Paul Whitewood v. Robert Bosch Tool Corp.

Filing 920090324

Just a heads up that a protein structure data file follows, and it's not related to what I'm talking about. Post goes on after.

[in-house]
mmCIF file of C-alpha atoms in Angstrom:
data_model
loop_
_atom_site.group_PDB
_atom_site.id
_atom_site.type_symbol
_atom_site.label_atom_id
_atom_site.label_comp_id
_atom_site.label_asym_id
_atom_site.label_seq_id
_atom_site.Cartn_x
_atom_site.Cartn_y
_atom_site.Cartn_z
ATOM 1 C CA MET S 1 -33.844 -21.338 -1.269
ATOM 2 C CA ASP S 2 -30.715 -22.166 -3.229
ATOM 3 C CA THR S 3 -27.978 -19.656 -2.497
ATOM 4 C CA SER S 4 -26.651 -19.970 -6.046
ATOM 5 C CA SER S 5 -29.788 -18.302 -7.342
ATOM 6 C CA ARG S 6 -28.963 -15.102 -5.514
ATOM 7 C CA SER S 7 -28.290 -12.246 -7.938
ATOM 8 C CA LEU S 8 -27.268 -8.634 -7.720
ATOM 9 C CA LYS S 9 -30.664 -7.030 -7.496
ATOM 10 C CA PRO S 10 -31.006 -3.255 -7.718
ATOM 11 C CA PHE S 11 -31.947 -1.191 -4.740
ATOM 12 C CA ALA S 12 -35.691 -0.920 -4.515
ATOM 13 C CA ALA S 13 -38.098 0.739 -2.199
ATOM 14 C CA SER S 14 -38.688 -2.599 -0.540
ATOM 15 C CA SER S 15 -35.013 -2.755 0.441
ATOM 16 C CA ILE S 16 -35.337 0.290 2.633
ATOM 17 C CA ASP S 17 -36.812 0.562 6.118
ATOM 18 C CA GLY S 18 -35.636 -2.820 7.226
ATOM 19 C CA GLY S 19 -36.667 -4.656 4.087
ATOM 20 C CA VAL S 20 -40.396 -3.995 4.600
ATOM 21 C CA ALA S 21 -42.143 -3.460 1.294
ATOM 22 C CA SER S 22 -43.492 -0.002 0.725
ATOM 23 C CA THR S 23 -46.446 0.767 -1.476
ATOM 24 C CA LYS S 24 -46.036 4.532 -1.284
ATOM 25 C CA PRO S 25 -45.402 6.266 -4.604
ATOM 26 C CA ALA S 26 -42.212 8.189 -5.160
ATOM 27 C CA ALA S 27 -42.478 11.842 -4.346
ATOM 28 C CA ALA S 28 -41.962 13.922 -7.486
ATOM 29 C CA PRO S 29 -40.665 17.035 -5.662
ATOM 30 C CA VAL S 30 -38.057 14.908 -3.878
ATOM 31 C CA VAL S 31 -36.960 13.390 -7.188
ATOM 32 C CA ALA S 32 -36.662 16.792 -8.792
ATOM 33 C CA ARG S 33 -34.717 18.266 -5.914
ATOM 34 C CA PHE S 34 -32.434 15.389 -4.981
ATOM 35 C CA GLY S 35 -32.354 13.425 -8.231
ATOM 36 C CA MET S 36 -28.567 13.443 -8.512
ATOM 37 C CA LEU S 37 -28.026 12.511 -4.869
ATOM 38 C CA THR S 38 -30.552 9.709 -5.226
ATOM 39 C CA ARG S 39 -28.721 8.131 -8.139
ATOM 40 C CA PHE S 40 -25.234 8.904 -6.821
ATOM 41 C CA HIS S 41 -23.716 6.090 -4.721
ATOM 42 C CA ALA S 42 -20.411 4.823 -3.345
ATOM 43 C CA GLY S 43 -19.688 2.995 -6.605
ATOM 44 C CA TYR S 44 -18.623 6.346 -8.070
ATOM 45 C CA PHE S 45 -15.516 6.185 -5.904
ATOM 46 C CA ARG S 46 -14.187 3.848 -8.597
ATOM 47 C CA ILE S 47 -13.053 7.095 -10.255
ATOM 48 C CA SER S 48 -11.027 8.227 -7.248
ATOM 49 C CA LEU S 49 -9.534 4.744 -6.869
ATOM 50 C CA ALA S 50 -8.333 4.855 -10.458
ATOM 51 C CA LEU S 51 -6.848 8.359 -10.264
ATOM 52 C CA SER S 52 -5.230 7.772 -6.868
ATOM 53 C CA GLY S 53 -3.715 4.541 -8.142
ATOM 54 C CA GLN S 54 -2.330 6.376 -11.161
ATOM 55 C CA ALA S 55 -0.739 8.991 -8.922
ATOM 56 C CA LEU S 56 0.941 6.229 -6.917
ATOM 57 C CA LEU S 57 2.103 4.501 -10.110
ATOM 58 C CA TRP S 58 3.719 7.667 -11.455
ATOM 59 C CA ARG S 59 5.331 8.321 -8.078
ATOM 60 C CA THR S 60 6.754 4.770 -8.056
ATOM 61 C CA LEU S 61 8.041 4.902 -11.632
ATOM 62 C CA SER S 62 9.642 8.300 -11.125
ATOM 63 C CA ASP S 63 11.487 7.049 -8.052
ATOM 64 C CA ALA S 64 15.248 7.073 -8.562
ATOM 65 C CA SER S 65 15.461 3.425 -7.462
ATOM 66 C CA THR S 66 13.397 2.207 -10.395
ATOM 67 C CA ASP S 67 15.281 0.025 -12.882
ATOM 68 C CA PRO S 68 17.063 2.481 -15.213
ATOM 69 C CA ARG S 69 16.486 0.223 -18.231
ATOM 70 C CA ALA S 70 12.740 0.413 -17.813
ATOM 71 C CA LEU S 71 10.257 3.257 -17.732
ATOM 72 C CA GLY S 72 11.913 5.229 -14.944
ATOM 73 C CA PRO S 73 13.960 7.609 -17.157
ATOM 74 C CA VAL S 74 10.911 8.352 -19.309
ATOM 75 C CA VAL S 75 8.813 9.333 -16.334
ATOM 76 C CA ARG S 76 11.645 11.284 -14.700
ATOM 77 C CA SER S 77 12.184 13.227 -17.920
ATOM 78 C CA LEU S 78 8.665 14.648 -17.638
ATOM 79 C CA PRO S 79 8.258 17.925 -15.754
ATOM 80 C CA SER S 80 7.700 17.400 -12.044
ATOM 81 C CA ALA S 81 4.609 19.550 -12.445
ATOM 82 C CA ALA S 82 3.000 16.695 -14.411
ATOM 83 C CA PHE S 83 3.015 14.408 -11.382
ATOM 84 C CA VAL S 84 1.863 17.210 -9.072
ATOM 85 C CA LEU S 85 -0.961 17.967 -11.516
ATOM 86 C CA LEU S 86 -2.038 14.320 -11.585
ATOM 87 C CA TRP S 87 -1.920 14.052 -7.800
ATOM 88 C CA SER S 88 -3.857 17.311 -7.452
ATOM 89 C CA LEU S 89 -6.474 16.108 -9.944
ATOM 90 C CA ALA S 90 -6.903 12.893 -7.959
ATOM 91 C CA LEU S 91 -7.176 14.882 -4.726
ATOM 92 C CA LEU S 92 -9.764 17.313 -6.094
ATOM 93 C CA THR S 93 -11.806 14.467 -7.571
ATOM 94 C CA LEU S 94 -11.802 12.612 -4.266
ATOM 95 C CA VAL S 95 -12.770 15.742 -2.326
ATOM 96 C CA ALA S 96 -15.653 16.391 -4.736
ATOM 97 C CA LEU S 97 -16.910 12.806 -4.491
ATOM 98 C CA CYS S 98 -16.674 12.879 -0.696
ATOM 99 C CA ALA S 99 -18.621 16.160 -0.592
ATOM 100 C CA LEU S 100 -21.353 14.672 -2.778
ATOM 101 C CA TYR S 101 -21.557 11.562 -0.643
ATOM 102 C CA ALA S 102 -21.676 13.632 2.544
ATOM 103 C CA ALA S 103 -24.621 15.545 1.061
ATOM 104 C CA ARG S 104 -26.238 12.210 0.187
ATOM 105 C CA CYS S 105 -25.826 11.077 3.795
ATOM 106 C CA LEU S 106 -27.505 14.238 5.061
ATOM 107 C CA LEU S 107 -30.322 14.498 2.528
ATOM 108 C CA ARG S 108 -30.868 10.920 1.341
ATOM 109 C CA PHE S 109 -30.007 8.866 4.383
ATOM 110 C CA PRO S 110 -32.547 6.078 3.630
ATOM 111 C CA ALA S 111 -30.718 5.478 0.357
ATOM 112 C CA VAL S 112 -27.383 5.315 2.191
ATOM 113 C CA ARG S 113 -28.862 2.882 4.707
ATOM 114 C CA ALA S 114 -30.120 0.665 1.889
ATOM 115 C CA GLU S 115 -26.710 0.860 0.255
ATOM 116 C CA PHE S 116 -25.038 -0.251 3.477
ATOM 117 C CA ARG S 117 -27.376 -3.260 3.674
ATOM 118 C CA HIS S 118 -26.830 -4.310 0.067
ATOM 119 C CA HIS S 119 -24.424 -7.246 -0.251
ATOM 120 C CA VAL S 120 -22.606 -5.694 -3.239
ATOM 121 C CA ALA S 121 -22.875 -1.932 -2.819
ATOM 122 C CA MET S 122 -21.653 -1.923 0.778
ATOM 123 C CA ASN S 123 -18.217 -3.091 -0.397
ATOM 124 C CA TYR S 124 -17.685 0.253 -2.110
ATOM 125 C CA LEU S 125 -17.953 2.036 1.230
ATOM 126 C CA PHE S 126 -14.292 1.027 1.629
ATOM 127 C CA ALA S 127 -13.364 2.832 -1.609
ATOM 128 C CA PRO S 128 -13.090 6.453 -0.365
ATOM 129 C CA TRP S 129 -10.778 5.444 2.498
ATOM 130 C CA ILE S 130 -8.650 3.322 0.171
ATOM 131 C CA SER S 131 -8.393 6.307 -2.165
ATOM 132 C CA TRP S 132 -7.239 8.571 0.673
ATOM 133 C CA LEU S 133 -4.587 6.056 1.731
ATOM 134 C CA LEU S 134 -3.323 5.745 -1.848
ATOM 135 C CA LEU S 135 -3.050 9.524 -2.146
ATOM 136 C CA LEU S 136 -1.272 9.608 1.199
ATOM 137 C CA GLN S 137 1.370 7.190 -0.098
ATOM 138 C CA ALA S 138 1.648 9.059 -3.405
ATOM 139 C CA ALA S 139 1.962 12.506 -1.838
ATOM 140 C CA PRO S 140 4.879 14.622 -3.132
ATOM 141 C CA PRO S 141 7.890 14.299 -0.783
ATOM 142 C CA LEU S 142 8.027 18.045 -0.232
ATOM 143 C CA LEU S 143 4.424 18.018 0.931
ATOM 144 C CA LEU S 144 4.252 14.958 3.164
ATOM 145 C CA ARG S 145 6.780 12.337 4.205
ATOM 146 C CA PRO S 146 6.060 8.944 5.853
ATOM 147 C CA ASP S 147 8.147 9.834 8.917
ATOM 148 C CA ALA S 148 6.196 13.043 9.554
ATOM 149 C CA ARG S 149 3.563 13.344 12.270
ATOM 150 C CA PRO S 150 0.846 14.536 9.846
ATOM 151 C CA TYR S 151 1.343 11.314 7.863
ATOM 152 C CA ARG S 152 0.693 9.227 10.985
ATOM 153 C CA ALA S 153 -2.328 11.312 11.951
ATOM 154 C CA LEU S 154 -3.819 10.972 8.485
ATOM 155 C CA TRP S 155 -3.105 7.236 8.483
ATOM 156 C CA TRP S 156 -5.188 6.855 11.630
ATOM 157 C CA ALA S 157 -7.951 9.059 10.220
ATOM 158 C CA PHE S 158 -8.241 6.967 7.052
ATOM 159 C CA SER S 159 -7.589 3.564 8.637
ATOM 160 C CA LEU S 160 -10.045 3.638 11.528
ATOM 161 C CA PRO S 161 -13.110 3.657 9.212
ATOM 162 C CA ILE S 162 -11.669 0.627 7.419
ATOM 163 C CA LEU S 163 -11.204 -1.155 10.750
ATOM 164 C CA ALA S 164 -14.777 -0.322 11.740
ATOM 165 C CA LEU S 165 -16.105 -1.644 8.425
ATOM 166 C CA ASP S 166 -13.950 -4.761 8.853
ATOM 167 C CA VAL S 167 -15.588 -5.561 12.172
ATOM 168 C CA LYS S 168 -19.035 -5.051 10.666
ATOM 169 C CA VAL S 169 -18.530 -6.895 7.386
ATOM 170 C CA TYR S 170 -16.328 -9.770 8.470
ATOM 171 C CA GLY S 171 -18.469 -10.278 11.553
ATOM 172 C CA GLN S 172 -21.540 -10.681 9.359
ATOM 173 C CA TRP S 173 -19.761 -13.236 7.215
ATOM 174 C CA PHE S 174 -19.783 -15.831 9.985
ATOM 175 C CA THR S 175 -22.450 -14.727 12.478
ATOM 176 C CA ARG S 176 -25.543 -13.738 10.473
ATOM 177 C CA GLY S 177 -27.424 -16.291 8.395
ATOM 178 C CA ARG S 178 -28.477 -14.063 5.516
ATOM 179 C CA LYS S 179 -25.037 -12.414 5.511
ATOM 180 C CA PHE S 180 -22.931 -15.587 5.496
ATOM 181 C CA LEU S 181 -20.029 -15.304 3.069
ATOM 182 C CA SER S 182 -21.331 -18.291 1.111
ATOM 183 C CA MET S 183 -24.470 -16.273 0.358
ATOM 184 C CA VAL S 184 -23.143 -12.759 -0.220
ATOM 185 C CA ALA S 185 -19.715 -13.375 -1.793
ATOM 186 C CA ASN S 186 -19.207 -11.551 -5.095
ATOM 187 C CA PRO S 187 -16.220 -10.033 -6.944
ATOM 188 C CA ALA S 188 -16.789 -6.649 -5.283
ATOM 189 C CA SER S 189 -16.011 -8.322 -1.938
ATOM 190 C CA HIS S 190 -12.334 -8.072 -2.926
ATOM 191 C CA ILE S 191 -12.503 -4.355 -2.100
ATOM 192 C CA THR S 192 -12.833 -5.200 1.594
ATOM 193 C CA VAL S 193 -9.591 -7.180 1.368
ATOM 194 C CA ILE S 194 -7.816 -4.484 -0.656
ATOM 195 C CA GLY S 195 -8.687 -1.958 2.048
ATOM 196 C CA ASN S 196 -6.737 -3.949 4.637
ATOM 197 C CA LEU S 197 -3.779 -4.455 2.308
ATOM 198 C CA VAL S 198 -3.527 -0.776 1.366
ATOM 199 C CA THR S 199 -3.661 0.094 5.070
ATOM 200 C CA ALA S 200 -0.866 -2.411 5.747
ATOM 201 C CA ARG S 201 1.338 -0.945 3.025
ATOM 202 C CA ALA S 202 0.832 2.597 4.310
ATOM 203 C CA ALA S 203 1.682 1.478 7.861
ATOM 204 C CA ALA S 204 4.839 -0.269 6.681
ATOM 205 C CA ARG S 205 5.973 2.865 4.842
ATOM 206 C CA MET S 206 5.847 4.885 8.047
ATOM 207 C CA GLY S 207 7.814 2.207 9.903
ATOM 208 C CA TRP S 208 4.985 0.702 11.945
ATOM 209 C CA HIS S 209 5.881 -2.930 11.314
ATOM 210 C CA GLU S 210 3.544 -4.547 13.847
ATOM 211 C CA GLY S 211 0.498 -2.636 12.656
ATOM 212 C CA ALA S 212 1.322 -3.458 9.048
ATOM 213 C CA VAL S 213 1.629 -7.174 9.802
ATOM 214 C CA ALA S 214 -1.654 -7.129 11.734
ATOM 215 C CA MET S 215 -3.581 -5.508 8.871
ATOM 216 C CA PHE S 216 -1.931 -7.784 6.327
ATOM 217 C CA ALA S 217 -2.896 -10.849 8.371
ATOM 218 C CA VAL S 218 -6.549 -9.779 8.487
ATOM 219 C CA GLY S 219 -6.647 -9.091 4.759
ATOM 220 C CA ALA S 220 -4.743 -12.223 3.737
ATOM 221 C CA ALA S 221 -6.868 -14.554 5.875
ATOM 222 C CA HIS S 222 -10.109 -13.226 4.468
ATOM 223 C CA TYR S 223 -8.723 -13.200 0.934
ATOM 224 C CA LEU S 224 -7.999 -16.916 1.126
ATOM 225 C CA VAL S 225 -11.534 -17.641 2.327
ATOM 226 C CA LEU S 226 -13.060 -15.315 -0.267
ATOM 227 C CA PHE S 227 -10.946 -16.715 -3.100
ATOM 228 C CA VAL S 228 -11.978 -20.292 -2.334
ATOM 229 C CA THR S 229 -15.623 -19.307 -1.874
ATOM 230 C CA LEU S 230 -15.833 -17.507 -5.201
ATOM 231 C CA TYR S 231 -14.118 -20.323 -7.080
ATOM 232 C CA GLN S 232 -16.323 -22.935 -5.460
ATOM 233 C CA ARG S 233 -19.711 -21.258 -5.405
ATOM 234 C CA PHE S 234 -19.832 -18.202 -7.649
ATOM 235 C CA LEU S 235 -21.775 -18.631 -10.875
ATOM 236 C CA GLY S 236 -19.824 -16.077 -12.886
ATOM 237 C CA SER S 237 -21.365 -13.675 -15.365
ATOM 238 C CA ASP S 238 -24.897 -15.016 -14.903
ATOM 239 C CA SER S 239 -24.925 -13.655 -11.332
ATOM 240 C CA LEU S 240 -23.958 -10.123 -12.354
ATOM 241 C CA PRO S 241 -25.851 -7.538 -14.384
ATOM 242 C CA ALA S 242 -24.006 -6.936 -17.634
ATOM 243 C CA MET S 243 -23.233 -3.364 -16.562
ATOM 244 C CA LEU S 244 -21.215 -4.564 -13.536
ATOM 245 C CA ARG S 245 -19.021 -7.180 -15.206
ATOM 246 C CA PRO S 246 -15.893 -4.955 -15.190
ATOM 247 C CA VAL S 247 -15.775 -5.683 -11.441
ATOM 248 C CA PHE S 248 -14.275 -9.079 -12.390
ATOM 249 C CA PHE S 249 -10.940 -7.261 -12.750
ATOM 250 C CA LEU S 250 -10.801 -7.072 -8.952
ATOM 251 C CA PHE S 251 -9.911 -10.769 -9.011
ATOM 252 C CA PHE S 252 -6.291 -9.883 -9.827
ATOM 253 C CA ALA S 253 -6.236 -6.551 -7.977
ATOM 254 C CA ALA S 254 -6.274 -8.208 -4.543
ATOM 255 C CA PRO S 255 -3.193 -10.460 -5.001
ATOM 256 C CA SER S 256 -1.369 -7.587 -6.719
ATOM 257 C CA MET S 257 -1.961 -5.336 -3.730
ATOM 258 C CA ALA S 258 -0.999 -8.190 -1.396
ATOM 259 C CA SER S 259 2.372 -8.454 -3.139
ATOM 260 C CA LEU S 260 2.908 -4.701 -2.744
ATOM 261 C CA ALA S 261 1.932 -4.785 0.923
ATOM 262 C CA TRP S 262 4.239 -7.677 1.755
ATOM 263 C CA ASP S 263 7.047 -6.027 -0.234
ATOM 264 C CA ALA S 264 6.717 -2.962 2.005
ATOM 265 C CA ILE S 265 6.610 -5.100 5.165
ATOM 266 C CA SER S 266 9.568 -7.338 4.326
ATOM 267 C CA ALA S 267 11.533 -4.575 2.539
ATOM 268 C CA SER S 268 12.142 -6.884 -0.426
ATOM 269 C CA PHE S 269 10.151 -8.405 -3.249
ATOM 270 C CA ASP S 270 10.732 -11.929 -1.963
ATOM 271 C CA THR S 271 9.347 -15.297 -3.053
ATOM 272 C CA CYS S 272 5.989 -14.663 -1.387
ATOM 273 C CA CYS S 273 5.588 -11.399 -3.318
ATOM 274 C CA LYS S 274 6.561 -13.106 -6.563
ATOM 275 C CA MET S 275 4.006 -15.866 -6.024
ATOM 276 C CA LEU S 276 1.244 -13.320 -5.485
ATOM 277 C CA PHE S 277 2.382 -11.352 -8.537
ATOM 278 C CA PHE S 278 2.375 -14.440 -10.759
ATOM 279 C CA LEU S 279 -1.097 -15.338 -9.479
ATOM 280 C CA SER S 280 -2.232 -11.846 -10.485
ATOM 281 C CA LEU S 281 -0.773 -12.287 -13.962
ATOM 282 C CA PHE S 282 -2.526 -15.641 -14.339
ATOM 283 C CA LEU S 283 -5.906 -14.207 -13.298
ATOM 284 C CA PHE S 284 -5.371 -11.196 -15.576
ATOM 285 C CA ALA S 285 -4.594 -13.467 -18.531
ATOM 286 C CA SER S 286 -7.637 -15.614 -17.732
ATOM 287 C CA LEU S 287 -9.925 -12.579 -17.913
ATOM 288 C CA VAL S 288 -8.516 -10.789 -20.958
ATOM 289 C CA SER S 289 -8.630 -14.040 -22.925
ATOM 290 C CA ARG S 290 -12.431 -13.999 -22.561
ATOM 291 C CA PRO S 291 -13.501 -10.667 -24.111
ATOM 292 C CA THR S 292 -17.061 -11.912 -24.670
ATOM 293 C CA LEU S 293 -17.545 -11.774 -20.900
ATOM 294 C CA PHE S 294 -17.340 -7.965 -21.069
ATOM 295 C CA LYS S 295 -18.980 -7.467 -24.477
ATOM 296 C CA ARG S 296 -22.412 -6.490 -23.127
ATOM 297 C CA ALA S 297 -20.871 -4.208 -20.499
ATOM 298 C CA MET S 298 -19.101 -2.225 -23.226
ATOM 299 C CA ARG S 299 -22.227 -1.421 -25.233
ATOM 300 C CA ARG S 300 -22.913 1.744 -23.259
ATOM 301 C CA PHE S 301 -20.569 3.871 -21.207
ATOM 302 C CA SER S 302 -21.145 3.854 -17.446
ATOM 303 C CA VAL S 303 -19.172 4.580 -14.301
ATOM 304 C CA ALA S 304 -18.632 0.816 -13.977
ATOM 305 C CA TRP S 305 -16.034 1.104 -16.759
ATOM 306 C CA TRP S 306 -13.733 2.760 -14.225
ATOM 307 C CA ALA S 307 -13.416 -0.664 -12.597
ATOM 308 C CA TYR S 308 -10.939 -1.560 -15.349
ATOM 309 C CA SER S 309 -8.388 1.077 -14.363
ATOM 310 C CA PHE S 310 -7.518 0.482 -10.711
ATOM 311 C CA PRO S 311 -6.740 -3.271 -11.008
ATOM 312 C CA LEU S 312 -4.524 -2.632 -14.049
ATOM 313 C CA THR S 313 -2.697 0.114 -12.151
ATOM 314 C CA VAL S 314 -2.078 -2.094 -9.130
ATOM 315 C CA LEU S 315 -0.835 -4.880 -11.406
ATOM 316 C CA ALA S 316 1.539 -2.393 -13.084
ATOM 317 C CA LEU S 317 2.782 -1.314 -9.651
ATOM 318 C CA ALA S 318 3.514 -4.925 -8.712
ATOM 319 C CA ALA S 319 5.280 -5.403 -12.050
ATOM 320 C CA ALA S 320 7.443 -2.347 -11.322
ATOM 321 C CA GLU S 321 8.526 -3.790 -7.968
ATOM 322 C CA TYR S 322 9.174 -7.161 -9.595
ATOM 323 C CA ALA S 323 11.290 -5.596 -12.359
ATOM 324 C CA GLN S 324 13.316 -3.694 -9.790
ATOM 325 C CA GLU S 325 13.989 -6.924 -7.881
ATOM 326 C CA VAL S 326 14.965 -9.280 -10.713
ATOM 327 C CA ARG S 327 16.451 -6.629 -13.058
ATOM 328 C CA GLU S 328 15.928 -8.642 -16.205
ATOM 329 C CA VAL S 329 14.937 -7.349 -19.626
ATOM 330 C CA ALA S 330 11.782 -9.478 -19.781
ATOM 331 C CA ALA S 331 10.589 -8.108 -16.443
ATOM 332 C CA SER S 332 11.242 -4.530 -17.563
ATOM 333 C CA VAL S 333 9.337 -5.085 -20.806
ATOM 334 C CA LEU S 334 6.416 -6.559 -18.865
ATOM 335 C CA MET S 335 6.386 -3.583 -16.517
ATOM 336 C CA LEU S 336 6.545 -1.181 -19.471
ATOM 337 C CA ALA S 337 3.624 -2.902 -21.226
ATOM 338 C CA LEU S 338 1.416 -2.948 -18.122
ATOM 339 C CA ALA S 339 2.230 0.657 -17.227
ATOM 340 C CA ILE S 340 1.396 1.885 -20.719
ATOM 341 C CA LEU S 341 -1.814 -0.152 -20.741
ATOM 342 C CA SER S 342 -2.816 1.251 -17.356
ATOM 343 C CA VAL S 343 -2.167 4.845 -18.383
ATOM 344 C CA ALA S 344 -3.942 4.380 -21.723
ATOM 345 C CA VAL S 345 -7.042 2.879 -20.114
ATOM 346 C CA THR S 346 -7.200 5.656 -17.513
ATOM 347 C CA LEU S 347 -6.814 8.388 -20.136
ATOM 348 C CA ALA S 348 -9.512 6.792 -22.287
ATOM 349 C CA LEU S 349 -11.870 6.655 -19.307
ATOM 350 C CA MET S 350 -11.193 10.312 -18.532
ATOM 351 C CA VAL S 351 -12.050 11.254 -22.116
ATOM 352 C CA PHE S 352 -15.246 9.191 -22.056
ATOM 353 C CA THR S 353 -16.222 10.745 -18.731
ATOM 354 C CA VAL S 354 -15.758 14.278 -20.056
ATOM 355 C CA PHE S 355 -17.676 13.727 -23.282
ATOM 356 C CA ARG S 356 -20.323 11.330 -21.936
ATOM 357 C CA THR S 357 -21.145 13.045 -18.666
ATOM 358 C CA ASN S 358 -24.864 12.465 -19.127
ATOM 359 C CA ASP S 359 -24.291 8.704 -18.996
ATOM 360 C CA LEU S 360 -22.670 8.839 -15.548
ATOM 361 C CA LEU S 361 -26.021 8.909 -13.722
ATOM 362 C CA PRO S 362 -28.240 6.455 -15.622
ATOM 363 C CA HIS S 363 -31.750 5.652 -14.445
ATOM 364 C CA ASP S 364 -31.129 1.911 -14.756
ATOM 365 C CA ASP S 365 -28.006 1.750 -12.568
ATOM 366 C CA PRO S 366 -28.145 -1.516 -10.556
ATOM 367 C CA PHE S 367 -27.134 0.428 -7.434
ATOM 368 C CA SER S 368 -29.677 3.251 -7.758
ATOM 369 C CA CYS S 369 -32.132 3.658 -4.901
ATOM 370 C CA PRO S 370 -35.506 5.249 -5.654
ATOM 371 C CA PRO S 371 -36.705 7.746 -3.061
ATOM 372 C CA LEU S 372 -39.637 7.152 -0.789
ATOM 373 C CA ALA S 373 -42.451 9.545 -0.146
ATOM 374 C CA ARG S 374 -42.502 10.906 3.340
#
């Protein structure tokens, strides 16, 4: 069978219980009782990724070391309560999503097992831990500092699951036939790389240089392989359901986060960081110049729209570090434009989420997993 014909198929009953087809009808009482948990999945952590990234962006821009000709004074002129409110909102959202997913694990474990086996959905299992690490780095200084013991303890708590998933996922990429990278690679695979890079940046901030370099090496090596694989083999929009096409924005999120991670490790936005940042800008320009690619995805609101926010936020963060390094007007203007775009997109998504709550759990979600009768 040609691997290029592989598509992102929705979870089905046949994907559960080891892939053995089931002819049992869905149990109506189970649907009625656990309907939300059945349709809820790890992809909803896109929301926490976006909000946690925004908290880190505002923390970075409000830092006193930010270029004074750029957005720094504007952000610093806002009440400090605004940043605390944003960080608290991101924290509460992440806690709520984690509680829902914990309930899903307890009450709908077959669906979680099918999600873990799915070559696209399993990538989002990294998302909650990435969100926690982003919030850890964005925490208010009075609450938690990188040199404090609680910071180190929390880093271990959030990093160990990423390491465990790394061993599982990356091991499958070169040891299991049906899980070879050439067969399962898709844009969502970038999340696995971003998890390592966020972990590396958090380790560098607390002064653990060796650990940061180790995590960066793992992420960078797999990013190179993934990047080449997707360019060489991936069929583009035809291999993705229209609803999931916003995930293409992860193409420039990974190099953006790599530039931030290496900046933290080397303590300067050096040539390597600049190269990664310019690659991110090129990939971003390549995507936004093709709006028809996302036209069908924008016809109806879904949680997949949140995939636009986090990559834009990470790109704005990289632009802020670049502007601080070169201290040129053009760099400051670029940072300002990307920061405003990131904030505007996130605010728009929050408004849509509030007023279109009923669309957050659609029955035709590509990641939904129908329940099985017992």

Opinion

Download PDF